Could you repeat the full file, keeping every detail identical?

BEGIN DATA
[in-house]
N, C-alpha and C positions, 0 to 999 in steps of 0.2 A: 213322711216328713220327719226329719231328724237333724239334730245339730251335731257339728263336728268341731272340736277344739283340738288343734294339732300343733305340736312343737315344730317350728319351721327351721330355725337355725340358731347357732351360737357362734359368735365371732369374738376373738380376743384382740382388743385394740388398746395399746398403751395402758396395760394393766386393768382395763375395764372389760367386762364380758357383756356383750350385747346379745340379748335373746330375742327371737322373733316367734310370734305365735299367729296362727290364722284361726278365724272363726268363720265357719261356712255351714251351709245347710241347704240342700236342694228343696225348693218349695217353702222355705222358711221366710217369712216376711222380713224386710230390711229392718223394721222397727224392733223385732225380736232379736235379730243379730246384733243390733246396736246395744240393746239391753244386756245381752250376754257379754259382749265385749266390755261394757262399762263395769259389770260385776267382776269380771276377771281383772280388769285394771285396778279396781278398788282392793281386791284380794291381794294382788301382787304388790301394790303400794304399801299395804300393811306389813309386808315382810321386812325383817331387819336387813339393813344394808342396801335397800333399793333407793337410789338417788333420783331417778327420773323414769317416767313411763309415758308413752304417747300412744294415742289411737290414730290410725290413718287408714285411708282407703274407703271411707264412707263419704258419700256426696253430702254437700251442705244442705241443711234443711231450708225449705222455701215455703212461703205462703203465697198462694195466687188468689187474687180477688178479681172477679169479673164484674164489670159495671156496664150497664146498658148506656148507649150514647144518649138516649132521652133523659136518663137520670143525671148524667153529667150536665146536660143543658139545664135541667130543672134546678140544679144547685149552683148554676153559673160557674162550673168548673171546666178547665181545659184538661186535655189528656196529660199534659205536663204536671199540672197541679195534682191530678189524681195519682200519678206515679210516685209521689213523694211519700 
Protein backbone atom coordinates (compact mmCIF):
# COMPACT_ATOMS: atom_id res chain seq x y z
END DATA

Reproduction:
[in-house]
N, C-alpha and C positions, 0 to 999 in steps of 0.2 A: 213322711216328713220327719226329719231328724237333724239334730245339730251335731257339728263336728268341731272340736277344739283340738288343734294339732300343733305340736312343737315344730317350728319351721327351721330355725337355725340358731347357732351360737357362734359368735365371732369374738376373738380376743384382740382388743385394740388398746395399746398403751395402758396395760394393766386393768382395763375395764372389760367386762364380758357383756356383750350385747346379745340379748335373746330375742327371737322373733316367734310370734305365735299367729296362727290364722284361726278365724272363726268363720265357719261356712255351714251351709245347710241347704240342700236342694228343696225348693218349695217353702222355705222358711221366710217369712216376711222380713224386710230390711229392718223394721222397727224392733223385732225380736232379736235379730243379730246384733243390733246396736246395744240393746239391753244386756245381752250376754257379754259382749265385749266390755261394757262399762263395769259389770260385776267382776269380771276377771281383772280388769285394771285396778279396781278398788282392793281386791284380794291381794294382788301382787304388790301394790303400794304399801299395804300393811306389813309386808315382810321386812325383817331387819336387813339393813344394808342396801335397800333399793333407793337410789338417788333420783331417778327420773323414769317416767313411763309415758308413752304417747300412744294415742289411737290414730290410725290413718287408714285411708282407703274407703271411707264412707263419704258419700256426696253430702254437700251442705244442705241443711234443711231450708225449705222455701215455703212461703205462703203465697198462694195466687188468689187474687180477688178479681172477679169479673164484674164489670159495671156496664150497664146498658148506656148507649150514647144518649138516649132521652133523659136518663137520670143525671148524667153529667150536665146536660143543658139545664135541667130543672134546678140544679144547685149552683148554676153559673160557674162550673168548673171546666178547665181545659184538661186535655189528656196529660199534659205536663204536671199540672197541679195534682191530678189524681195519682200519678206515679210516685209521689213523694211519700 
Protein backbone atom coordinates (compact mmCIF):
# COMPACT_ATOMS: atom_id res chain seq x y z